The U.S. has a robust regulatory and oversight system to identify foodborne threats. In 2019, researchers led by Adyasha Maharana of the Department of Biomedical Informatics and Medical Education, University of Washington, wanted to see if online consumer reviews might contain safety clues that could identify unsafe food products before official inspections or recalls occurred. They created a database linking Amazon food and grocery product reviews to product recall data from the FDA, and analyzed more than 1 million Amazon reviews featuring words like “sick,” “ill” and “foul.” The results showed that only 0.4% of the Amazon reviews containing those words were for recalled products.
The researchers also found synonyms for terms linked to FDA recalls in 20,000 reviews, although those products were still on the market. The researchers concluded that this “might suggest that many more products should have been recalled or investigated” and note their work could be used to aid regulators in determining which items to investigate.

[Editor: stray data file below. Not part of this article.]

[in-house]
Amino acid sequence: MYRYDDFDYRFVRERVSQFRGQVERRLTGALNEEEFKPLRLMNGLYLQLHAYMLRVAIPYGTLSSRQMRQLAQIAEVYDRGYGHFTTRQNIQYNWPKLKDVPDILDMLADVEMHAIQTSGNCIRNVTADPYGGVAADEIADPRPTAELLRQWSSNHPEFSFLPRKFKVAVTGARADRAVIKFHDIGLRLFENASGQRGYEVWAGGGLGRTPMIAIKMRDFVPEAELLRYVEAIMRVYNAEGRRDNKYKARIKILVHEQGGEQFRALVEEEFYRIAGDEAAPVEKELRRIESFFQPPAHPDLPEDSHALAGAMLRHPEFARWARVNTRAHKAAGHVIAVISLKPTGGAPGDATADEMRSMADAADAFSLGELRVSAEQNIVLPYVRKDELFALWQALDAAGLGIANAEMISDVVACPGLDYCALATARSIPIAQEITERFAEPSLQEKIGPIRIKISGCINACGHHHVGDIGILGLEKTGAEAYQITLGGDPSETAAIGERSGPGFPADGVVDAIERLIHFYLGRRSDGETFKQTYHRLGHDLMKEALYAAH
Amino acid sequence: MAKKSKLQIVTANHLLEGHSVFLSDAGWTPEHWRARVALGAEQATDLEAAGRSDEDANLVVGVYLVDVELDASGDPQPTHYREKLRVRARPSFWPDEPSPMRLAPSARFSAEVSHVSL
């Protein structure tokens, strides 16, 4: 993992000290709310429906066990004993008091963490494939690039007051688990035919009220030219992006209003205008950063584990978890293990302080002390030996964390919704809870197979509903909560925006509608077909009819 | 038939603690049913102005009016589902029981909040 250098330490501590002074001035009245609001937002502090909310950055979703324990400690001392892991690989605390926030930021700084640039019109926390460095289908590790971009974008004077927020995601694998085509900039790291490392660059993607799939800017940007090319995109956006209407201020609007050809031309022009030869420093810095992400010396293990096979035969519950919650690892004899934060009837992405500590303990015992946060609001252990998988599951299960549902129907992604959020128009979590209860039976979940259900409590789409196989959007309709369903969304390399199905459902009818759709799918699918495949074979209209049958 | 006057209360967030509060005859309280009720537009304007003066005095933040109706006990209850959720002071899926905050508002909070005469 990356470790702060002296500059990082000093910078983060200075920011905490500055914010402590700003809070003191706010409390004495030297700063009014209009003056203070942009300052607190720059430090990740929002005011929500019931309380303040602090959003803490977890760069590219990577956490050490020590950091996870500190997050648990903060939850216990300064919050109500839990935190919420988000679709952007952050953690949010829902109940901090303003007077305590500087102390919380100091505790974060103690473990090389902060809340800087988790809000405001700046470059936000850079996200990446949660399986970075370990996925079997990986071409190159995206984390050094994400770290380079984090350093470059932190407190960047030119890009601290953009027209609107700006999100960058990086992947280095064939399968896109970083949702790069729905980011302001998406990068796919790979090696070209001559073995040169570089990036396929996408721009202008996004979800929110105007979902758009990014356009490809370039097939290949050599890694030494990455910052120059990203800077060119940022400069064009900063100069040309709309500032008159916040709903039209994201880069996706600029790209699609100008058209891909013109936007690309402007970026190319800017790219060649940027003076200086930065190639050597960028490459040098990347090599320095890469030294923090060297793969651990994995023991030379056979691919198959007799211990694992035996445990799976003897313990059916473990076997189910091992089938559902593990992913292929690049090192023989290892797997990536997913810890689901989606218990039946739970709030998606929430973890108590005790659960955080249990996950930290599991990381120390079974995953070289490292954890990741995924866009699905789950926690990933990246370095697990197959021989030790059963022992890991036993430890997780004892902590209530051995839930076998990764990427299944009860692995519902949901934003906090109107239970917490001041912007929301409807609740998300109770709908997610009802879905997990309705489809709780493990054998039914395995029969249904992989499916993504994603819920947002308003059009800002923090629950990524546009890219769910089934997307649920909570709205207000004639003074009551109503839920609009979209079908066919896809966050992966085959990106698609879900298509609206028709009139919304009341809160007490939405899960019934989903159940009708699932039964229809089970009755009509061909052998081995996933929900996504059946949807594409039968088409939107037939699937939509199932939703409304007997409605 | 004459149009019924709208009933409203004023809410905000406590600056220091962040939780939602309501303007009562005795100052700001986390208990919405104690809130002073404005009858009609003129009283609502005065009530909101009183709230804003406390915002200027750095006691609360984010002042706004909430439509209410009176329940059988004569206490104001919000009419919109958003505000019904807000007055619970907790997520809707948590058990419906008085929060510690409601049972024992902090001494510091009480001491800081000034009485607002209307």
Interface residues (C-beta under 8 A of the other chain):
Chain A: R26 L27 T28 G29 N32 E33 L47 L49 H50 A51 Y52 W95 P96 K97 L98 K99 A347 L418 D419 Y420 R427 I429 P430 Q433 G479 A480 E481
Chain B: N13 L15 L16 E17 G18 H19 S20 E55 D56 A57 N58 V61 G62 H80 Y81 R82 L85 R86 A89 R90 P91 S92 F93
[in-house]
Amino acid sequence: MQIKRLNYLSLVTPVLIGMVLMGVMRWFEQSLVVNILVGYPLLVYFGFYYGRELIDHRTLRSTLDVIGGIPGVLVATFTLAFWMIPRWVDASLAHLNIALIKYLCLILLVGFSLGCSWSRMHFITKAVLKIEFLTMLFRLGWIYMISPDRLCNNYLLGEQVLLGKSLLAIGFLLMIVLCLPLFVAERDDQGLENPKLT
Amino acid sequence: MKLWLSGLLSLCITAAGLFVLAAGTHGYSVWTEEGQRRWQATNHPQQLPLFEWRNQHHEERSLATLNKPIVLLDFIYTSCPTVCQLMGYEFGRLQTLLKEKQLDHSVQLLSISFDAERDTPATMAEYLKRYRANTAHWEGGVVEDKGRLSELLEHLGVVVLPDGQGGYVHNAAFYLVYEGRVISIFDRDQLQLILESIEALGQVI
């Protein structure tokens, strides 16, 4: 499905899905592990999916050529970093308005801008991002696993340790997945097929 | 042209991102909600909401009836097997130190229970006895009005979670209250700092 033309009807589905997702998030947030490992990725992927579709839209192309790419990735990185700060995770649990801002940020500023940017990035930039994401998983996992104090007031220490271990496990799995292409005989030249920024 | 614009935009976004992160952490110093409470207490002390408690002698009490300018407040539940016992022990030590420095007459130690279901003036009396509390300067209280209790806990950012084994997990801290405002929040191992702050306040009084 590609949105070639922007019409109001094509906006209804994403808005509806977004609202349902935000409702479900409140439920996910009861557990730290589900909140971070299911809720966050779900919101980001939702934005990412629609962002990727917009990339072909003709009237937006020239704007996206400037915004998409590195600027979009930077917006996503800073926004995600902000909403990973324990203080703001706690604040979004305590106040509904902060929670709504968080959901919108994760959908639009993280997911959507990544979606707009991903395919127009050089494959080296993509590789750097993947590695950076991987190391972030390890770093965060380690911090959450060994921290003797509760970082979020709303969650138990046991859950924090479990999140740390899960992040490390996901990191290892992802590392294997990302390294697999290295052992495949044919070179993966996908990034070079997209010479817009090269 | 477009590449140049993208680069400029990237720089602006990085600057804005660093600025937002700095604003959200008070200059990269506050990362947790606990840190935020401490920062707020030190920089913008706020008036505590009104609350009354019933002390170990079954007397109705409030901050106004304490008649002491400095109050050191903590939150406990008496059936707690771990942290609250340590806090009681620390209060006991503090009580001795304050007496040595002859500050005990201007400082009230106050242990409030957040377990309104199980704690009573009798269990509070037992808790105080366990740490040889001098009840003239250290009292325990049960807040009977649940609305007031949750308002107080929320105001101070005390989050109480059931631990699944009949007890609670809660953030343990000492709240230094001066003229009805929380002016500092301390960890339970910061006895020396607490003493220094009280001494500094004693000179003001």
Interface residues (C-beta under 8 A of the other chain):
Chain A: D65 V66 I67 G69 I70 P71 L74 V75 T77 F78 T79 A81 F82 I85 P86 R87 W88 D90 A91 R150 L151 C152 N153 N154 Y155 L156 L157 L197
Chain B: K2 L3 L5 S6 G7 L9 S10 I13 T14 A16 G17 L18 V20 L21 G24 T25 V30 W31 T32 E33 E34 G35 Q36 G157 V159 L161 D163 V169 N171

A similar project, Google’s machine-learning algorithm FINDER (Food-borne Illness Detector in Real Time), uses search and location logs to identify restaurants that could be making people sick in real time. FINDER pulls data from people’s Google search queries for terms or symptoms that suggest they may have food poisoning. It then matches that information to Google location data logs to figure out which restaurants those individuals may have visited.
They tested this approach in Las Vegas and Chicago for four months in each city. The data analysis application helped food inspectors find 25% more unsafe restaurants compared to the previously used inspection method.